In the nineteenth century, the role of women in the family was changing. Depending on your race and class, different women had different experiences. This history helped to set up what our stereotypical views are today. Although some views were left in the past; it is these views and experiences that serve as baggage to present day times. The women of the west
The women of the west, much like their colonized grandmothers, were accustomed to long hard work but had a highly developed sense of morality. They had to build communities and civilize barbaric land. As the backbone of the family, she had to insure the permanence of western settlements and the continuing of civilized values. They knew when they went with sadness that they would be losing all the comforts of home. After all the hardships, loneliness, death, and disaster that they faced to get there; the hardships only began at their journey’s end. They were isolated in deep woods in log cabins with dirt floors, as did the new settlers at the first colonizations. The westward women either miserably failed or completely prospered on the idea that they could have courageous and self reliant qualities that the eastern society required or valued in women. Social or economic status wasn’t an issue in the west; it was the ability to survive that mattered. Women had an extreme leeway in the way they could act and still be considered a lady. Woman out numbered men, so they could discard a husband and get another at their desire. Non white women did not have a high regard in the west. Indian, Mexican, and Chinese women were raped, murdered, and mutilated by white men. Sometimes Indians raped white women. The contributions of the white women led to their civil rights: education, property, wage control, divorce, and the vote. With the woman’s suffrage movement, the west was the first states to be won. Native American women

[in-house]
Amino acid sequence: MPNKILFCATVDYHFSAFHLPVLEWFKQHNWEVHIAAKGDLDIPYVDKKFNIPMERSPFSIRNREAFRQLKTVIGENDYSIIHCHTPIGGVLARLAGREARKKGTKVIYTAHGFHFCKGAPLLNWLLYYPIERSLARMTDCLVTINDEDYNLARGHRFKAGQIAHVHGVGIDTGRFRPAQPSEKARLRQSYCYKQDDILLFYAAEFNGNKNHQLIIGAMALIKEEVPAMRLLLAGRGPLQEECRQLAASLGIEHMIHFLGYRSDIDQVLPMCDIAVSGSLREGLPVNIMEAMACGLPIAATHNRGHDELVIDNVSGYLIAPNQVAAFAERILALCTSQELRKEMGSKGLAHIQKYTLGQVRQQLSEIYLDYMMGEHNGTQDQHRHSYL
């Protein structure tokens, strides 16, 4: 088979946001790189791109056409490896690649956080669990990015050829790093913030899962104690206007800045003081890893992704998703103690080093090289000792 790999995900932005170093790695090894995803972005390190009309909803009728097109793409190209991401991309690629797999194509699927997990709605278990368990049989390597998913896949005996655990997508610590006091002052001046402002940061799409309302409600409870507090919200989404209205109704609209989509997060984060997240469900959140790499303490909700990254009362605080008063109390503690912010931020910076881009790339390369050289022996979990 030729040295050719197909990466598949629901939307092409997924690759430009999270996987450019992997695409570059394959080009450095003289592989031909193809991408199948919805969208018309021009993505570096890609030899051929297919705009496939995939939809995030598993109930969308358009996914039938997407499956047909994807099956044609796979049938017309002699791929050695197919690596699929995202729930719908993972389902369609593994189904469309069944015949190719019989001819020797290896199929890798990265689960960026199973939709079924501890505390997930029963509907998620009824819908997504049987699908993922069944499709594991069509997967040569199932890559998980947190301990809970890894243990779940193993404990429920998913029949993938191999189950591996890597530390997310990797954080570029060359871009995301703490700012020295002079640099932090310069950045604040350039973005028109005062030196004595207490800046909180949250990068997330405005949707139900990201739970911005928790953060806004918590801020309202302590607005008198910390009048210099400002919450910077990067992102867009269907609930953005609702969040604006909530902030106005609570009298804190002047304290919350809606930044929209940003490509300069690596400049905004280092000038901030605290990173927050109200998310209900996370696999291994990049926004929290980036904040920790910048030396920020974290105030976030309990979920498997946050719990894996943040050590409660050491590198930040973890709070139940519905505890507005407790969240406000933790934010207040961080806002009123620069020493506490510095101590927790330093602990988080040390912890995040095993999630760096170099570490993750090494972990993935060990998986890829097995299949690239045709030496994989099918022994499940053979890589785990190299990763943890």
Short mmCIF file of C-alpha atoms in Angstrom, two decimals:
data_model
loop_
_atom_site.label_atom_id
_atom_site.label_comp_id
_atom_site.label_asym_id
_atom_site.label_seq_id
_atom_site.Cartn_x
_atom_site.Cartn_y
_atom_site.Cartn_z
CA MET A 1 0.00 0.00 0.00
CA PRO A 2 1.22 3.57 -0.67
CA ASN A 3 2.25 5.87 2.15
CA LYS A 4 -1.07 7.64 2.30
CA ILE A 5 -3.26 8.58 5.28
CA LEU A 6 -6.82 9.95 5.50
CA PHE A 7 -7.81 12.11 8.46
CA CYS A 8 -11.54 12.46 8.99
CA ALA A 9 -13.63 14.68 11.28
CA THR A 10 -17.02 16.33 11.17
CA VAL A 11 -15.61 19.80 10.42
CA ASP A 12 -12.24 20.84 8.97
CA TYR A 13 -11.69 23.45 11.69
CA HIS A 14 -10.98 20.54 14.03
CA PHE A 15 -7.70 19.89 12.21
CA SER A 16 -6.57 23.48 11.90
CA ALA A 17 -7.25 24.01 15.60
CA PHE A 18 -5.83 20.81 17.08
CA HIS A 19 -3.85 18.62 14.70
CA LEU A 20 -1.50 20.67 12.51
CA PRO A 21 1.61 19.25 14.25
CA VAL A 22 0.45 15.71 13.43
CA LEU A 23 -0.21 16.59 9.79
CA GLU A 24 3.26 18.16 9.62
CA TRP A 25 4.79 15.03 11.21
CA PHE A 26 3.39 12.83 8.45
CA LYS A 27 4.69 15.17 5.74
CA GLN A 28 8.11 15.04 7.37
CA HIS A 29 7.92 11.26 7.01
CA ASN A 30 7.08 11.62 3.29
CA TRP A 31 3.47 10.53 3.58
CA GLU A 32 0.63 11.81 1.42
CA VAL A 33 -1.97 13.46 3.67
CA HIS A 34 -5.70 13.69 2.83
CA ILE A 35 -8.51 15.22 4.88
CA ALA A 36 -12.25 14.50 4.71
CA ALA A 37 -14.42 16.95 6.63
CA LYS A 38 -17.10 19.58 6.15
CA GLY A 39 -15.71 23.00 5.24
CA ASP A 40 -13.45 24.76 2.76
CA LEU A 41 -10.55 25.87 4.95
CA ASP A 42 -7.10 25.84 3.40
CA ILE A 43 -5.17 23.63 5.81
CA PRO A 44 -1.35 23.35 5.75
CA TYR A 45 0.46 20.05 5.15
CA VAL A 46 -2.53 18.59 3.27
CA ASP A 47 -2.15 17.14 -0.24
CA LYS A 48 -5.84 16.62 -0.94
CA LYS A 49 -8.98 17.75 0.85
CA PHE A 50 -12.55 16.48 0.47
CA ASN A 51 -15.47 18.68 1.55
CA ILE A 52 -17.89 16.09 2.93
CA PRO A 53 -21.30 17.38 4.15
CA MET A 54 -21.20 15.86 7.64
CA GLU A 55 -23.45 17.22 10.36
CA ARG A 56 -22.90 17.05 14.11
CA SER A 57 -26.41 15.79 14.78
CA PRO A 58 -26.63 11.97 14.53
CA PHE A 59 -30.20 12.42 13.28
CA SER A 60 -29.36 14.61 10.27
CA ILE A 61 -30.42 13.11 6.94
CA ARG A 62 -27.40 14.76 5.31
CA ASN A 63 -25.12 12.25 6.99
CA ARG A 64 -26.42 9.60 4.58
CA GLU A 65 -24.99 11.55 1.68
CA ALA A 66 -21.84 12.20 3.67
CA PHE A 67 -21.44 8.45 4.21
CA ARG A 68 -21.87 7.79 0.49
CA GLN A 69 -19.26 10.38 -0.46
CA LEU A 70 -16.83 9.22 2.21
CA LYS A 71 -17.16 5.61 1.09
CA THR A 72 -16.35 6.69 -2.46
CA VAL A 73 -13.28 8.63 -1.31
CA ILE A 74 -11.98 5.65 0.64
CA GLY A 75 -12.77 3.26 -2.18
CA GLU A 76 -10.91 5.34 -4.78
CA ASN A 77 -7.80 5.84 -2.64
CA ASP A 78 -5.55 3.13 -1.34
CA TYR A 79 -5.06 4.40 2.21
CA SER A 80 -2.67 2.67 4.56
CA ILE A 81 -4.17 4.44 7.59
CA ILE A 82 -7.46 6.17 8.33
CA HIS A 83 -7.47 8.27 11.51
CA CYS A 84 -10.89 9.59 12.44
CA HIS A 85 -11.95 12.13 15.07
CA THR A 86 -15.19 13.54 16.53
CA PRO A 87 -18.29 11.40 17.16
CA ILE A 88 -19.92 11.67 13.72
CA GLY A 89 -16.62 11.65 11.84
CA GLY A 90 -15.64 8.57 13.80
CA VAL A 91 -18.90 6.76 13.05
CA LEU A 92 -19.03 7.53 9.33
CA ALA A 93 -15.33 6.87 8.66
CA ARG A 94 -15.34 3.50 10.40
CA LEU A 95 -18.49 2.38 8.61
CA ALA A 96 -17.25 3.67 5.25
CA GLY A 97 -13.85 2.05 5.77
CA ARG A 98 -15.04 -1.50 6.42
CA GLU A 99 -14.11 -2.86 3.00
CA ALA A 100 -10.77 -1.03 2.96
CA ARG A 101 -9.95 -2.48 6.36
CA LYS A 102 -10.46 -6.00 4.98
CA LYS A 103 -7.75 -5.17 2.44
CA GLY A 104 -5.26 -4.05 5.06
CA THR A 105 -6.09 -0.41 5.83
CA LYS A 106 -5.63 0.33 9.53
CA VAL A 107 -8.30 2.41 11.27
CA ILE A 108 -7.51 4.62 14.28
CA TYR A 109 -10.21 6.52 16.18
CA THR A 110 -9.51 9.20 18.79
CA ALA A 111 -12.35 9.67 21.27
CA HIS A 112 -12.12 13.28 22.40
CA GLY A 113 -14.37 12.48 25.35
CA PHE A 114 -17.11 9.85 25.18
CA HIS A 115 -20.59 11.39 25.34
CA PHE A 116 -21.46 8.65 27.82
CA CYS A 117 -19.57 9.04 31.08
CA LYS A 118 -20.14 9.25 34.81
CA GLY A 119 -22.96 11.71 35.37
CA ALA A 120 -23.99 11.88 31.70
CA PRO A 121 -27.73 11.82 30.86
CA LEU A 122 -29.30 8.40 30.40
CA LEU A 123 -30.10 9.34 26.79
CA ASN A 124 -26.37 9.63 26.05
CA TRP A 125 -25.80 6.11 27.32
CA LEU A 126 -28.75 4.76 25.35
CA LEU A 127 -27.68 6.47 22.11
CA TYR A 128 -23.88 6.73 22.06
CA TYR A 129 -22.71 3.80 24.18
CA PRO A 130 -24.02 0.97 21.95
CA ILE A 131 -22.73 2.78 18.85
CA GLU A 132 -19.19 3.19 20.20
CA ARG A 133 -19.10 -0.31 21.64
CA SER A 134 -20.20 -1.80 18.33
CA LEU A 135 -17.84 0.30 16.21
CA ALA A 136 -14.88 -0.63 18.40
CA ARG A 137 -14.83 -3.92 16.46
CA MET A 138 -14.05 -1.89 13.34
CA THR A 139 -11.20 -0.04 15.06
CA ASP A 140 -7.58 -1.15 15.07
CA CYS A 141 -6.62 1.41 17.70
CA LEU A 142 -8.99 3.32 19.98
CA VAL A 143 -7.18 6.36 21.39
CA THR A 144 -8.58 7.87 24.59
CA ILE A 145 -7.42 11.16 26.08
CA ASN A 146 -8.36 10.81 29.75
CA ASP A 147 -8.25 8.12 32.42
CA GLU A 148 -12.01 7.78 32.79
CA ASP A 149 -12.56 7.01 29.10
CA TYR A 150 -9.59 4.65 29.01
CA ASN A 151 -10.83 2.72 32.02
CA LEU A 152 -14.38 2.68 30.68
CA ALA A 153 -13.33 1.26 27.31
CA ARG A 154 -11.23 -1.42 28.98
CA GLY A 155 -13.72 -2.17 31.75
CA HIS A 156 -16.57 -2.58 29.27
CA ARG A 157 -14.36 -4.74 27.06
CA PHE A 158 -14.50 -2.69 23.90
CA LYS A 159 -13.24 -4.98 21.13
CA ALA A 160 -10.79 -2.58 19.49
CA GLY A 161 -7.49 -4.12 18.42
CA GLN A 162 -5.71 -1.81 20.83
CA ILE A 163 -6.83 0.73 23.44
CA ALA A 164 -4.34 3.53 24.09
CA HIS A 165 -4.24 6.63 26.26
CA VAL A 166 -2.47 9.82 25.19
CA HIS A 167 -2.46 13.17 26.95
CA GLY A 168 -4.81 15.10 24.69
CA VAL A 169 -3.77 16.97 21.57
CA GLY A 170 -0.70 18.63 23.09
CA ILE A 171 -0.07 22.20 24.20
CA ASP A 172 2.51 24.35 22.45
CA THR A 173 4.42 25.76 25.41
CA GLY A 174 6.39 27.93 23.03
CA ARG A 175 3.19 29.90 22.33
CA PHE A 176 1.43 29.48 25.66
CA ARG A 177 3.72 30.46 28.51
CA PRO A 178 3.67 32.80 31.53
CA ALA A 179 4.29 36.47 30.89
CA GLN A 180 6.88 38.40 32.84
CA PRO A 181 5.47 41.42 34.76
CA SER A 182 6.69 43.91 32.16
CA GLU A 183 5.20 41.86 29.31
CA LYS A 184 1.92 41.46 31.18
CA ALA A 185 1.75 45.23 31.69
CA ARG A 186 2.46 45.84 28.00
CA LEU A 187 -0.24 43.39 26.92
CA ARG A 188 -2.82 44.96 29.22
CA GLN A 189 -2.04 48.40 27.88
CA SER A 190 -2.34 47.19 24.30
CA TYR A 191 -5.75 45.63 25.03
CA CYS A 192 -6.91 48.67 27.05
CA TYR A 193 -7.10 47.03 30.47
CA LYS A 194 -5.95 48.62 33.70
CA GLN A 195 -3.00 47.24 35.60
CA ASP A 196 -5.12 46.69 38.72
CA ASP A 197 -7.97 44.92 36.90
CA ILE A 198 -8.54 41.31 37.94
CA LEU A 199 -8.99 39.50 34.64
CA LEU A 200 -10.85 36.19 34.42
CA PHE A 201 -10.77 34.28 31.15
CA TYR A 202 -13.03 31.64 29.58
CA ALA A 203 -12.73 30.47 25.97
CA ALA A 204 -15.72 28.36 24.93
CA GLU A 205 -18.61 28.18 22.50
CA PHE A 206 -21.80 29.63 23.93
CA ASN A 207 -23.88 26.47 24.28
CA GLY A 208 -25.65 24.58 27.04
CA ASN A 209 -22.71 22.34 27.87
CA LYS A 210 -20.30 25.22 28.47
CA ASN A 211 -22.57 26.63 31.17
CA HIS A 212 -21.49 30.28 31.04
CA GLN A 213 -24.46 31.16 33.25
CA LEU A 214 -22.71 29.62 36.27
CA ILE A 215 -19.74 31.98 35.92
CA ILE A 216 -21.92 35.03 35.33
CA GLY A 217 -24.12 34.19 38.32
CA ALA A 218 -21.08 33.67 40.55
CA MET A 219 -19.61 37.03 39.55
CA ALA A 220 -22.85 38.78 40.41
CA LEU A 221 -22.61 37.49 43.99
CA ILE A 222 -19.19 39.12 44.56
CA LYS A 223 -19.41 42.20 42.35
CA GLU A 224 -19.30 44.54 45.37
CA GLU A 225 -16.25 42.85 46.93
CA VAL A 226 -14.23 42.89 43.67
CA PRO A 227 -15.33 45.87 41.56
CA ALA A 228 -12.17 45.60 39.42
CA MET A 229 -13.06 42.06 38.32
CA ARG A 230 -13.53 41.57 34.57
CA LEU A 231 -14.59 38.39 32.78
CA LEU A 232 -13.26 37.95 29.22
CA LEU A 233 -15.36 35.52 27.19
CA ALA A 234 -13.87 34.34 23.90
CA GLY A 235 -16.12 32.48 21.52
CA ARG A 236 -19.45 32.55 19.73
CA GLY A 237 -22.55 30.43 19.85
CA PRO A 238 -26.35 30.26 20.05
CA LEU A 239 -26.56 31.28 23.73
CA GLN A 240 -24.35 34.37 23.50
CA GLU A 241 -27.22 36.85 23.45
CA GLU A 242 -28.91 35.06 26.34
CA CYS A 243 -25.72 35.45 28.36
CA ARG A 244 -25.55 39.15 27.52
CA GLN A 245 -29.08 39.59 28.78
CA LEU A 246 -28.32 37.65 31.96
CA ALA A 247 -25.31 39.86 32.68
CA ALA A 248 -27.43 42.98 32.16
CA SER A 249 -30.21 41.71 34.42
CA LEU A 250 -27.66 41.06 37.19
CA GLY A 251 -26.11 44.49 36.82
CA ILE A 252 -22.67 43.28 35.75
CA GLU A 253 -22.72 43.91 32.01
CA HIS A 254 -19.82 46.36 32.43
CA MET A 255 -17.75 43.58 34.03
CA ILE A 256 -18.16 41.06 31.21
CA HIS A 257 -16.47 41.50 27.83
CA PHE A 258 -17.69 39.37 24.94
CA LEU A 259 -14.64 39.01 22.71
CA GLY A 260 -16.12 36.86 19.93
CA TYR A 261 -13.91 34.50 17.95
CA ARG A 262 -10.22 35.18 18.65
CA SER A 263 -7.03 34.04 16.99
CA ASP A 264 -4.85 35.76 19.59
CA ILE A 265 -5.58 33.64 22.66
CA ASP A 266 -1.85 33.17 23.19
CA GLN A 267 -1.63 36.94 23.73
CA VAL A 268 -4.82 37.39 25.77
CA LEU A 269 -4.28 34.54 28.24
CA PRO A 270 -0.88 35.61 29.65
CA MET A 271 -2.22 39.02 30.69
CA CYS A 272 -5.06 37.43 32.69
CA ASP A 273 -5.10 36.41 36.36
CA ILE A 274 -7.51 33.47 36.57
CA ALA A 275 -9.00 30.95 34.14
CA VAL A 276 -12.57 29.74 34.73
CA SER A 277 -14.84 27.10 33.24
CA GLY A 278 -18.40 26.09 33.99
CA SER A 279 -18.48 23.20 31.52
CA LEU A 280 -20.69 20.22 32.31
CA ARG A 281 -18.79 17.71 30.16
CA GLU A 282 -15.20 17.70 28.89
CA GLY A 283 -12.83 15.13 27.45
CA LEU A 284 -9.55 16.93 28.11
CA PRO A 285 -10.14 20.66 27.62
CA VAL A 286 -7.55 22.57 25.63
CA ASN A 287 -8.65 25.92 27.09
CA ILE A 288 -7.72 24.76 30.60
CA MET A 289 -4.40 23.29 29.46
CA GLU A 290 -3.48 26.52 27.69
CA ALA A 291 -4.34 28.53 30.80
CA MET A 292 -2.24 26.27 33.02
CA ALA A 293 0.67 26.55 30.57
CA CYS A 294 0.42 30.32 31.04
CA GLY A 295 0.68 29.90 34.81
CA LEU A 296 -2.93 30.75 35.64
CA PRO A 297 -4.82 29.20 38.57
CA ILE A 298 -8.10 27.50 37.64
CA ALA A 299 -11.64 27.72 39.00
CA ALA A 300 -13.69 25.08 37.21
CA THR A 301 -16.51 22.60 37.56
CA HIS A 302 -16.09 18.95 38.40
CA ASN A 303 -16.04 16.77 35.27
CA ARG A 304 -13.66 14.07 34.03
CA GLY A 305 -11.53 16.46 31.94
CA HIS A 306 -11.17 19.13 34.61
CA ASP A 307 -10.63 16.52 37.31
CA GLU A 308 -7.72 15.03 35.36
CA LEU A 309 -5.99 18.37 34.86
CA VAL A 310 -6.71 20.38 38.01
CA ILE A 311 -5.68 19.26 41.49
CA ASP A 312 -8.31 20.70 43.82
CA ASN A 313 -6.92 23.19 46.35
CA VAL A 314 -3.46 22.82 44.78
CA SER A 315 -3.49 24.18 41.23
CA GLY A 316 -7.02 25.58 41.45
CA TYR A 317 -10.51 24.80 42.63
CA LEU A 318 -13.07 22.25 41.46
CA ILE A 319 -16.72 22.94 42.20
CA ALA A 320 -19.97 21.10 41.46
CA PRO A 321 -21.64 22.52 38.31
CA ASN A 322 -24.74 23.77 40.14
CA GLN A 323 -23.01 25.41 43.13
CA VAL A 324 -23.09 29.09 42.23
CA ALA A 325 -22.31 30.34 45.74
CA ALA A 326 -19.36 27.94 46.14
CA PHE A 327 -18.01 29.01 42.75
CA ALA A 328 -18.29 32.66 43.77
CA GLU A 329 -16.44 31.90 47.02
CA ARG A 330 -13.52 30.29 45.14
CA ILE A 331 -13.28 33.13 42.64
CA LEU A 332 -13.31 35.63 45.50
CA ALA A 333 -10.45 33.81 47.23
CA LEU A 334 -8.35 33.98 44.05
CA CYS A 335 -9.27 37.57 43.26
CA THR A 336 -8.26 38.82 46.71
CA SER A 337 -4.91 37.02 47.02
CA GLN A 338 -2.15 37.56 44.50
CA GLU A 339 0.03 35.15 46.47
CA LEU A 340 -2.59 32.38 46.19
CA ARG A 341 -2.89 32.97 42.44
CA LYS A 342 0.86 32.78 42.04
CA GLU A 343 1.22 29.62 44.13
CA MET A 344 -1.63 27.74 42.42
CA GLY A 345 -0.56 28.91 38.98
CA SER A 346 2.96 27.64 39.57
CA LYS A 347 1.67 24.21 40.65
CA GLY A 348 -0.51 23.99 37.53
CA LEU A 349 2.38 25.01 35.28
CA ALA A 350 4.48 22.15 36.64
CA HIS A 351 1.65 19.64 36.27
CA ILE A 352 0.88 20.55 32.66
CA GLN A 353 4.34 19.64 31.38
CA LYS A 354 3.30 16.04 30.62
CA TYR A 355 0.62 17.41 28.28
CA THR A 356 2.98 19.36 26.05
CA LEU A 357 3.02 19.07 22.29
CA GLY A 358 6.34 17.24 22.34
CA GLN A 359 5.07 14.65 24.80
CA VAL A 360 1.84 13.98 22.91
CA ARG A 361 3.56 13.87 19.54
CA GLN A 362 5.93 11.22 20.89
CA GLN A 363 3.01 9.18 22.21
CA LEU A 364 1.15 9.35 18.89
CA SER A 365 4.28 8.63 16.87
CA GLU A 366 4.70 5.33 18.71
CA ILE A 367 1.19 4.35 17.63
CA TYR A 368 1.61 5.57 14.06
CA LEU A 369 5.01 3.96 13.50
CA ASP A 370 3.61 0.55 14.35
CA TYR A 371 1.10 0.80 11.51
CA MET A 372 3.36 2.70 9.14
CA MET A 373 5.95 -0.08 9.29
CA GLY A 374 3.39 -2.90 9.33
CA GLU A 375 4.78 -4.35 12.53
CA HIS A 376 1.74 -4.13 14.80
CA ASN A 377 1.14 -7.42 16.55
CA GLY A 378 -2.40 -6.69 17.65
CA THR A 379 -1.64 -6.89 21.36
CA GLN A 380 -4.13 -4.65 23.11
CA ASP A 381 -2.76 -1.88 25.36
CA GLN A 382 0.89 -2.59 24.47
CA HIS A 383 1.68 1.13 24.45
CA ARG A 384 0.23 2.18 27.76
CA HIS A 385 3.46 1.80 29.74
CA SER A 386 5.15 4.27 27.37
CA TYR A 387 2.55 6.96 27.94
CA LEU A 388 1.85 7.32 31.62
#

Native American women lived in a state of servitude. They did everything in...
References: Hymowitz,Carol. Weissman,Michaele. “A History of Women in America.” Bantom Books (1978).
Collins, Gail. “America’s Women: 400 Years of Dolls, Drudges, Helpmates, and Heroines.” Harper Collins Publishers (2003).
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